The hospital maintained that it had, in fact, called the pulmonologist's office and communicated the results of the bronchoscopy to the office manager, but the plaintiff countered that the hospital should have insisted on speaking with a nurse. The hospital also maintained that it had reported the test results to the county health department, but the health department testified that it would have assigned a case manager to the decedent and sent a nurse to see him within 24 hours had it received such a report. Furthermore, the hospital could not submit any evidence showing that it had forwarded a written copy of the test results to the pulmonologist's office or to the county health department, as required by its own internal procedures.
During the first week of trial, the plaintiff settled with the pulmonologist and his professional association for an undisclosed amount. After trial, the jury returned a verdict in favor of the plaintiff for $826,583, including $720,000 for pain and suffering. The jury attributed 10% fault to the man's primary care physician, 75% fault to the hospital, and 15% fault to the pulmonologist's medical group, which was now a nonparty, resulting in a net award of $702,595.
What this means to you: "The verdict in the case, along with the pulmonologist's settlement, are indicative of a prevailing common denominator in adverse outcomes: failure to communicate," suggests Cheryl Whiteman, RN, MSN, HCRM, clinical risk manager for Baycare Health System in Clearwater, FL.
All of the parties involved in this scenario could have benefited from a risk manager ensuring that patient information was accurately and expediently communicated. For example, a risk manager responsible for office practices should have taken note of how the patient was bounced back and forth between the primary care physician and the specialist over six months. Indeed, the primary care physician complicated matters by failing to convey a worsening condition when he sent the patient to the pulmonologist the last time.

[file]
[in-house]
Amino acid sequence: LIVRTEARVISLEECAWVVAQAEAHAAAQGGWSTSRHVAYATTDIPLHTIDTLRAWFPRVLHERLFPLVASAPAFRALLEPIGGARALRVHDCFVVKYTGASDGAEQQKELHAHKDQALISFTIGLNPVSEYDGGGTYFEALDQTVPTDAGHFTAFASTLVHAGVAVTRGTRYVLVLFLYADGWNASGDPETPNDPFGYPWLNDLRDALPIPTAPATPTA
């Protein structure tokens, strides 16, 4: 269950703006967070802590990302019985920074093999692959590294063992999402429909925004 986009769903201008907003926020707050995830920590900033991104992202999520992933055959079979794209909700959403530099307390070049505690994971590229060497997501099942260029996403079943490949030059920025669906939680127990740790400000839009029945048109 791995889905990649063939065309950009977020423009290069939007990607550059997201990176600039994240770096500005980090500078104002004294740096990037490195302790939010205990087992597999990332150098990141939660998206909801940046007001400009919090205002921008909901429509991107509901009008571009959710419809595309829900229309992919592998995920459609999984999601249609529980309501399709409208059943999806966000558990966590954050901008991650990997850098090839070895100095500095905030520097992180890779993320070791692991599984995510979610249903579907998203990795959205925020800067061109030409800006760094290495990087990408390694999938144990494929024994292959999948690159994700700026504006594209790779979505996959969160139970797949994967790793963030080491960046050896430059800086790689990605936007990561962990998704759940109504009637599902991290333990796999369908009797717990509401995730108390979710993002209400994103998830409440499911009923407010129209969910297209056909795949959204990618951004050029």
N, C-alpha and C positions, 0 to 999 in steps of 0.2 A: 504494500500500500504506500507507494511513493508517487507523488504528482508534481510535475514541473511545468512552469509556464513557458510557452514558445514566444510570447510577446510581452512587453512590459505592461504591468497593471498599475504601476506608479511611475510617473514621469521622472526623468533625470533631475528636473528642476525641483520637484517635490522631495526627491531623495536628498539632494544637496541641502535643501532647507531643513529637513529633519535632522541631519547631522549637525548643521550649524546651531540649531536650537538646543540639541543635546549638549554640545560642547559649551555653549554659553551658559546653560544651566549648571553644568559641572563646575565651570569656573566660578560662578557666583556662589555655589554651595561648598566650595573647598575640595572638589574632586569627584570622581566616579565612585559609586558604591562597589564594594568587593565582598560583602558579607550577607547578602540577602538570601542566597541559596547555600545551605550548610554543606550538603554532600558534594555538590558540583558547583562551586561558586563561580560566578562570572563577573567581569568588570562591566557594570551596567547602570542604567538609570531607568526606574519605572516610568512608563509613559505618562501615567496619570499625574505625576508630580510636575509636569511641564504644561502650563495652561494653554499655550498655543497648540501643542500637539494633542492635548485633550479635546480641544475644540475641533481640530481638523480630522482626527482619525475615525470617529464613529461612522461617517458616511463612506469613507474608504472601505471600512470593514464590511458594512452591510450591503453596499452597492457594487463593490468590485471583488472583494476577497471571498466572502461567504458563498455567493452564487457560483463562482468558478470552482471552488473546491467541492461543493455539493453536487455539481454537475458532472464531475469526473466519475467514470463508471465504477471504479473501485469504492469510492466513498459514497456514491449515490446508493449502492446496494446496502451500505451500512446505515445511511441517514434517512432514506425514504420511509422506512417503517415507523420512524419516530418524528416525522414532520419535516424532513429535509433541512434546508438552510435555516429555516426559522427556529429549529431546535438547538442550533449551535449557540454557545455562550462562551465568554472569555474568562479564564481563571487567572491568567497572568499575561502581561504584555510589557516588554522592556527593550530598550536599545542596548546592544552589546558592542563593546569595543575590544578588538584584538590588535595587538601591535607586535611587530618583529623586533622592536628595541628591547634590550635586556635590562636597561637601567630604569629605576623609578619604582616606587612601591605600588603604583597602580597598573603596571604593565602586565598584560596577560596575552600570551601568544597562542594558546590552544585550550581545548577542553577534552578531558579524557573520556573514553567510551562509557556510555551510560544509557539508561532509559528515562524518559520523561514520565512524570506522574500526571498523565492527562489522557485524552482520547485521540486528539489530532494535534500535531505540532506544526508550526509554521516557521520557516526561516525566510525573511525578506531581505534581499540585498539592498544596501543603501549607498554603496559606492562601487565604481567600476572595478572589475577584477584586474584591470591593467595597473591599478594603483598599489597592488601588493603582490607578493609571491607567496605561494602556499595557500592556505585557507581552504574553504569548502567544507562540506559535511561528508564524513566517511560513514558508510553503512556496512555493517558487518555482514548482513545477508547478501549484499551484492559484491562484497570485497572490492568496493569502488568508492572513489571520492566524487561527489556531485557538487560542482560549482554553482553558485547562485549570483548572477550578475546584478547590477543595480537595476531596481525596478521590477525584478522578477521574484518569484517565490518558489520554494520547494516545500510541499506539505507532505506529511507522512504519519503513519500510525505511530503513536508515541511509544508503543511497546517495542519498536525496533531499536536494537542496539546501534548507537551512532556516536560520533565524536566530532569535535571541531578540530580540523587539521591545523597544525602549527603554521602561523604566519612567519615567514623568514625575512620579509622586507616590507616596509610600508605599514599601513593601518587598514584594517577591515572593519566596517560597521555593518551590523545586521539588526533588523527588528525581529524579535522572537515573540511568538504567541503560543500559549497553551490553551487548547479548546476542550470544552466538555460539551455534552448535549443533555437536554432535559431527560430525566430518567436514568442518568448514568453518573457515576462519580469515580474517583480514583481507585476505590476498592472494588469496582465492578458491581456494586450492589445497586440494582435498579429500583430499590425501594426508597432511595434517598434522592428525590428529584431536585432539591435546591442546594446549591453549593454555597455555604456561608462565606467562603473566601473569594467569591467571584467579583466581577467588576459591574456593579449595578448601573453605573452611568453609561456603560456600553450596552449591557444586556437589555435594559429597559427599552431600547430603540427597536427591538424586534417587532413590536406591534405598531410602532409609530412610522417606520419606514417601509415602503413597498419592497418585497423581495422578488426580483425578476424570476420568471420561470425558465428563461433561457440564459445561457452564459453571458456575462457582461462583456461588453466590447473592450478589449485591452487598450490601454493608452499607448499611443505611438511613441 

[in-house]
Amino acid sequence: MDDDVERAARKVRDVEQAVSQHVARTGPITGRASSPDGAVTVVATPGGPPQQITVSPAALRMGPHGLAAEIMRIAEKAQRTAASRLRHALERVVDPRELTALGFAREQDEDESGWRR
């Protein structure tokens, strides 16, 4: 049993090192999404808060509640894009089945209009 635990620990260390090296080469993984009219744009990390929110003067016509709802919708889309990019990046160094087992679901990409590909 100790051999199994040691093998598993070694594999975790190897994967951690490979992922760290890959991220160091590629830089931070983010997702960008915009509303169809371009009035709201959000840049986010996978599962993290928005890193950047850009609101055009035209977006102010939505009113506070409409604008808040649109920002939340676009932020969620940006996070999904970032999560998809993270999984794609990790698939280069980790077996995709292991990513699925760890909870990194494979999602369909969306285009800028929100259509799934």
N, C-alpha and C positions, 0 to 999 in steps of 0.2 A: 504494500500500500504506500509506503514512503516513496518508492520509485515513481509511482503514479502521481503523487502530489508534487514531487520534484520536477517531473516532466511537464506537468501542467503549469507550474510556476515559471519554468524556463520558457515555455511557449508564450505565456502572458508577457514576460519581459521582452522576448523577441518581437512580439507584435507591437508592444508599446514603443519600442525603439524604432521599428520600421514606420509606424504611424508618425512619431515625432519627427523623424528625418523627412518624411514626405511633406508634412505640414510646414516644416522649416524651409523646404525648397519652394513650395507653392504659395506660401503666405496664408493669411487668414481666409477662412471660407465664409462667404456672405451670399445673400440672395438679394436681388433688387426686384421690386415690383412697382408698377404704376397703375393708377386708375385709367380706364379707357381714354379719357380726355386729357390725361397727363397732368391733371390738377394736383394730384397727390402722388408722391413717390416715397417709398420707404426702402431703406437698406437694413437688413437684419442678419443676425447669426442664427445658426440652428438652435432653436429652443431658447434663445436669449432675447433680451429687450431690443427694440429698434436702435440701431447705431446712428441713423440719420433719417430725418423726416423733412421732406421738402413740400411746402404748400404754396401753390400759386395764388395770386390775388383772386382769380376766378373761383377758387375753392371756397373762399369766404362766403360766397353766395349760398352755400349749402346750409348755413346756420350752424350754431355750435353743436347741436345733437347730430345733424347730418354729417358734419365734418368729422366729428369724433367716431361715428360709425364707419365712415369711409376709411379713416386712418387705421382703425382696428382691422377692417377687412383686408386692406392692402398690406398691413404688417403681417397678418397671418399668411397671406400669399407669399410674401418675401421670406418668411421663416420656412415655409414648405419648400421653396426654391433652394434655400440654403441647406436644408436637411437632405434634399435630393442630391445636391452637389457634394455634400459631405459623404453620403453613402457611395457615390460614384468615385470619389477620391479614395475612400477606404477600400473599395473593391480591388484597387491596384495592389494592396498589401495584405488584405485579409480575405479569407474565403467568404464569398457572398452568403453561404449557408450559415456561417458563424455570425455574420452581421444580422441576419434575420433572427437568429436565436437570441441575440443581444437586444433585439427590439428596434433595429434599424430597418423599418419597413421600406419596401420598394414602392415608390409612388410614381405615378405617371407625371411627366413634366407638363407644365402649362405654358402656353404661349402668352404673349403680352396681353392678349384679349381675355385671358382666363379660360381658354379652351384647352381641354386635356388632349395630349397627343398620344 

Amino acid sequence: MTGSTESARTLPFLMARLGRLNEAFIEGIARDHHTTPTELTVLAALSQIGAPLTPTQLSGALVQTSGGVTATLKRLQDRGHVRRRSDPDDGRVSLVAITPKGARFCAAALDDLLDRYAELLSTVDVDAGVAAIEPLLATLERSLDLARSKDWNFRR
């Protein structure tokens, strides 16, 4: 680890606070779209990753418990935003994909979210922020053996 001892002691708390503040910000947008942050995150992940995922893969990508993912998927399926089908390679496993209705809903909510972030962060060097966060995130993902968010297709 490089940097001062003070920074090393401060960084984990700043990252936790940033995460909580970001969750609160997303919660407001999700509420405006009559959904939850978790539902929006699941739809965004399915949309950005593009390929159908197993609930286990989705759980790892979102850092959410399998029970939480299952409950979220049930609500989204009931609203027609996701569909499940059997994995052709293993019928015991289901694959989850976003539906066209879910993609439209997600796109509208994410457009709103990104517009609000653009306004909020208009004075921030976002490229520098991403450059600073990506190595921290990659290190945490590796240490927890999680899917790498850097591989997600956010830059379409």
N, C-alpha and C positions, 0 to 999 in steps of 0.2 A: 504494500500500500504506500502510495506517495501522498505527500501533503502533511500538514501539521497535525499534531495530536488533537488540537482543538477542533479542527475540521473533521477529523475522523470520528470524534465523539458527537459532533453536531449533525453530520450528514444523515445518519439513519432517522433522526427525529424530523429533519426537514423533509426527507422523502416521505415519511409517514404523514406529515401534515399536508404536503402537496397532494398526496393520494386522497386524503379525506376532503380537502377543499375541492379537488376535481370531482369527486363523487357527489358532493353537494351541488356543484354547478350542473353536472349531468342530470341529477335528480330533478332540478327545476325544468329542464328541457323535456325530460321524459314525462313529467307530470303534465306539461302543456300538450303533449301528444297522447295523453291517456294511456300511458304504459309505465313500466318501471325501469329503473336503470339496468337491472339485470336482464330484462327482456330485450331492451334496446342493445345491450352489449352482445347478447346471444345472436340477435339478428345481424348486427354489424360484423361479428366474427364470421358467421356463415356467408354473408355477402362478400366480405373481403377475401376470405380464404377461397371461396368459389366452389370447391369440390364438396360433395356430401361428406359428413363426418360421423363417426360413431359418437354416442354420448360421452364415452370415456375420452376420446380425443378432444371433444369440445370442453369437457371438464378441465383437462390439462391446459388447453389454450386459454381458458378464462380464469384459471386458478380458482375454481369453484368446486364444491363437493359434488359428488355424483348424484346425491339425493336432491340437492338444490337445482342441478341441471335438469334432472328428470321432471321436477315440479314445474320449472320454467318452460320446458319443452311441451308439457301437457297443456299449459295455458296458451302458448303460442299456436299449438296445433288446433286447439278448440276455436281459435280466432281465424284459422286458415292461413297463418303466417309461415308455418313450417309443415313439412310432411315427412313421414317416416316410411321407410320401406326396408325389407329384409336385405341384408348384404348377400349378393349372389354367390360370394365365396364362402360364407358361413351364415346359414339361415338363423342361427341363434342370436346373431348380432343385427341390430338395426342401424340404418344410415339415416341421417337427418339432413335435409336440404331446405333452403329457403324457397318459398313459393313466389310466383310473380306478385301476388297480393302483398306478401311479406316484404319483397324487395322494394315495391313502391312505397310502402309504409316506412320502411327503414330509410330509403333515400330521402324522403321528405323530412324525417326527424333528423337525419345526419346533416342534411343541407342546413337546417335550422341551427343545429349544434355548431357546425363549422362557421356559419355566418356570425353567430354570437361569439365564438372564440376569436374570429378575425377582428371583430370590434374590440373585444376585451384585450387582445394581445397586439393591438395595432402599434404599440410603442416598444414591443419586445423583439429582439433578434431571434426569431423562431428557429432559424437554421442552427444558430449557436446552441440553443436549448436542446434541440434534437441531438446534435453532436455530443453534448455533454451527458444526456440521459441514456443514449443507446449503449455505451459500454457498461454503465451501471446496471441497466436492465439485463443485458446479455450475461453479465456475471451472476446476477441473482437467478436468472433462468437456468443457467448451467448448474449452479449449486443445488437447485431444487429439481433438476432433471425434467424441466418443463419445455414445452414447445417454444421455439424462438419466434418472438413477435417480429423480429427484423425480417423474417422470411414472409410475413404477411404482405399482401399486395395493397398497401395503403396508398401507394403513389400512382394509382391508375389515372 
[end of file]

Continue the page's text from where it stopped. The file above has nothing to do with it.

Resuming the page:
"Both physicians involved in this case failed to communicate the pertinent aspects in this patient's care to each other. Their communication should have included differential diagnoses, testing, follow-up, and a plan of care," notes Whiteman.
The hospital also exhibited signs of poor communication. In fact, it had little defense when it was unable to substantiate its claim that results were, in fact, communicated to the physicians and the health department, considering that it could not produce any supporting documentation. "The first step for a risk manager would be to review the process in which test results are reported," says Whiteman. She emphasizes the importance in determining the recipient of test results. In the physician office setting, it seems only reasonable that this information should go to a trained health care professional. If there is no licensed nurse in the office, it then would be necessary to report findings directly to a physician. "Clearly, an unlicensed person may not understand the importance of such information," recognizes Whiteman.
Whiteman suggests that all departments that report test results be involved in process improvement, including clear documentation of when and to whom test results were reported. Specifically, she recommends recording the name of the person to whom the results were reported and developing a monitor to determine the results of these changes. "Part of the monitor's responsibility should be to review the substantiating documentation and the time taken to report findings," notes Whiteman.
Even though a failure to communicate tests results has a serious potential for a delayed diagnosis or a missed diagnosis, as demonstrated by this case, Whiteman also acknowledges the serious concern raised by the failure to report this patient's diagnosis to the local health department. "In addition to providing another means of getting this patient treated, notification also begins a process to ensure that the community is protected from a treatable, but communicable disease," concludes Whiteman.
- Palm Beach County (FL) Circuit Court, Case No. 50 2003 CA 011312.